Angelheart, at it its peak, employed 90 people, according to a Transportation Impact Assessment filed by Hall. The maximum number of employees that would be allowed at the new complex would be 50.
While the day-to-day traffic generated by employees might be lower, Crane said he feels that the assessment doesn’t take into account people visiting the facility to take advantage of services at the autism center, or to purchase product from one of the businesses located there.
Crane says that another issue is limited water access in the area. He explained that on one of the neighboring properties, the owners have dug four wells and are only able to get 1 gallon per minute of fresh water.
One of the uses proposed for the development would be food processing for any agri-businesses that locate there. There is concern among some residents that overuse on the part of Summit Enterprise Center would draw down the water and impact nearby property’s supply.
“Food processing has an enormous need for water, relative to textile manufacturing.” Crane said. “That has people worried.”
While Hall says that the facility wouldn’t require a water allotment any more than a residential home would, but Crane argues that there’s a substantial difference between the amount of water a person actually uses and the amount allowed by law, which is 750 gallons of water per day.
The third issue is that some people feel that the limitations on what sorts of uses the building could be used for in the future are too lax.
The current version of the law would allow for things like a barber shop, a bed and breakfast, solar, wind or geothermal energy generation, and a retail space up to 1,000 square feet in size. Some of those uses would require site plan approval from the Danby Planning Board, however.
Overall, a major concern is the finality of the decision. “Once a decision is made to change the PDZ, there’s no going back, there’s no suing. You can’t go out and say, ‘Hey, this guy’s stealing my water,’ because he’s doing something legal,” Crane said.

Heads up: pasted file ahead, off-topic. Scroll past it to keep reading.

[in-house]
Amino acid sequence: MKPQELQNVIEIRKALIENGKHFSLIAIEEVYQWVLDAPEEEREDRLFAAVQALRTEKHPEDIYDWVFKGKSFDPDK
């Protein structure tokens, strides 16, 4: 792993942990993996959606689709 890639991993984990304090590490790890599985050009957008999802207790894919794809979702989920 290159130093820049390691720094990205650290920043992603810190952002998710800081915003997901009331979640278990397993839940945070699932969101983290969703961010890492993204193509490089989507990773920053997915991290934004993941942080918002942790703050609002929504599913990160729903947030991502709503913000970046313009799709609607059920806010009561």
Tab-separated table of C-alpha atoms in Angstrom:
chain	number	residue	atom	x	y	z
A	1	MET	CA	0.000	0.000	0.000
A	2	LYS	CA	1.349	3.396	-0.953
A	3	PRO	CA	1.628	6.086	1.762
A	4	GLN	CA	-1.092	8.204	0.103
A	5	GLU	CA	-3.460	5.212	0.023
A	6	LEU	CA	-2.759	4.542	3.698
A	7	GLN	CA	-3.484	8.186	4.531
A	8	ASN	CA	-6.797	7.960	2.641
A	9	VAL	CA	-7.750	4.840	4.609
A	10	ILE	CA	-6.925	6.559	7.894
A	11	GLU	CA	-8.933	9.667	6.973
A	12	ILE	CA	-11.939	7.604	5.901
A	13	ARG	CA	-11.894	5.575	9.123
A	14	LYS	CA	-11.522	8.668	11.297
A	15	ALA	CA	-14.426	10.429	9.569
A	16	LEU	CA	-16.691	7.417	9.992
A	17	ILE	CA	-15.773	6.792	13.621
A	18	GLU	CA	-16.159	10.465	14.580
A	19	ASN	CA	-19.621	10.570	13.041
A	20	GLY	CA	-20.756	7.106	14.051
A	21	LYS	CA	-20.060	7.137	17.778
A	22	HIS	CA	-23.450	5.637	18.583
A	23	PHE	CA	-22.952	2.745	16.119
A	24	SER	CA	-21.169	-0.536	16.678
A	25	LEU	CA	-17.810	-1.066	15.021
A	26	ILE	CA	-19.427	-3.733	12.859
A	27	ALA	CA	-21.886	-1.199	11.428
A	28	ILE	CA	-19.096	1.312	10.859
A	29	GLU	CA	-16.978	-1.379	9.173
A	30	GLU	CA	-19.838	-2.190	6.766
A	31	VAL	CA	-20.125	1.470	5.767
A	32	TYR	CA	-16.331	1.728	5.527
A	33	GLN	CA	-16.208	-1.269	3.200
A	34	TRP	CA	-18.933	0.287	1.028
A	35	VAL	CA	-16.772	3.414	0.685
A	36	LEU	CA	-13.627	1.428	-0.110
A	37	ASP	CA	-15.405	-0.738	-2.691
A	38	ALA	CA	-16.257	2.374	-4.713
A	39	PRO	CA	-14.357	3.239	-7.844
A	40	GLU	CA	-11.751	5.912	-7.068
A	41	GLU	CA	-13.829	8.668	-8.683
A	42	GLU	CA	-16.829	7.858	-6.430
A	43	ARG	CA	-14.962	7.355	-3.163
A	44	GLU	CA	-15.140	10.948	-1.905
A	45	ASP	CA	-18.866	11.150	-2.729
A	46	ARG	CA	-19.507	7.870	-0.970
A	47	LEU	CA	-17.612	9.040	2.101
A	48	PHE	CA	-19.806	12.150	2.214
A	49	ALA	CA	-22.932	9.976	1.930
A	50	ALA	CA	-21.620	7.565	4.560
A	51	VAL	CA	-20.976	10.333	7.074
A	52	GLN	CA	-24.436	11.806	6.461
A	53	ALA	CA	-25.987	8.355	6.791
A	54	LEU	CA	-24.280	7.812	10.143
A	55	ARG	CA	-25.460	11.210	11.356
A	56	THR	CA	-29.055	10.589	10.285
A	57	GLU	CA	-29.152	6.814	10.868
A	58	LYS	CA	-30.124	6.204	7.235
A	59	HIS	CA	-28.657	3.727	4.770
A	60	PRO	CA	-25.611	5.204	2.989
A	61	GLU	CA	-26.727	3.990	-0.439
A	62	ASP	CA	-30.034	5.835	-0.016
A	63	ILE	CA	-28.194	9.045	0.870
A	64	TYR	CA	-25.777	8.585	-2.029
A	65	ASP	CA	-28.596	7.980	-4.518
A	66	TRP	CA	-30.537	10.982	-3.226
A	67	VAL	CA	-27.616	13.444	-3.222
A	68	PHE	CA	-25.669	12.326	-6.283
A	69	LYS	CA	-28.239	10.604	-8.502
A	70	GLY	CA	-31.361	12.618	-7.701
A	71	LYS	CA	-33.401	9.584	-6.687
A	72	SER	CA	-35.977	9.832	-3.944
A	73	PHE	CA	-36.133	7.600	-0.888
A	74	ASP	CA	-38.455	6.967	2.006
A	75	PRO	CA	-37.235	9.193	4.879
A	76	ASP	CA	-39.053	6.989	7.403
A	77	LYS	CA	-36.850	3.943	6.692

A “hard shell”
Hall says he’s done his best to be accommodating to these concerns. He says his goal has been to create a metaphorical “hard shell” around the property that would minimize impacts on the neighbors, but at the same time argues that it’s unreasonable to expect no impact at all.
“We’re all exposed to risk all the time of what our neighbor might do that we prefer he not do,” he argues. “Especially in an ag district, anyone can put 100 head of cattle up there and consume enormous quantities of water, or put in a pig farm which is rather odorous, or big loud equipment running to harvest hay. That’s rural. That’s what rural is. It’s not always peace and quiet.”
“I live right next door, so I’m deeply invested in having it be a very benign and pleasant activity that goes on over there. There may come a day when I’ve sold the property and still live in my house, so I want to be low-impact.”
This hard shell manifests itself in terms of limits on hours of operation, a limit on the number of employees, and a limit on the number of truck trips per day, even what color the building can be painted and requirements on outdoor lighting.
“If the proposal goes forward as drafted, it would have far and away the tightest water usage restrictions of any property in Danby,” Hall noted.
Hall says that he’s reached out to some of the critics of the plan and got the impression that some of its opponents simply prefer that that no commercial activity going on at the site. He also noted that during the eighteen months that this plan has been making the rounds in the planning board, he actually started a clothing business on the property, as allowed by the current zoning.
“This is a commercial property. It’s a question of whether it’s going to stay on its past course, or go on a different course. Not that there’s going to be nothing going on there or this proposal,” Hall explained.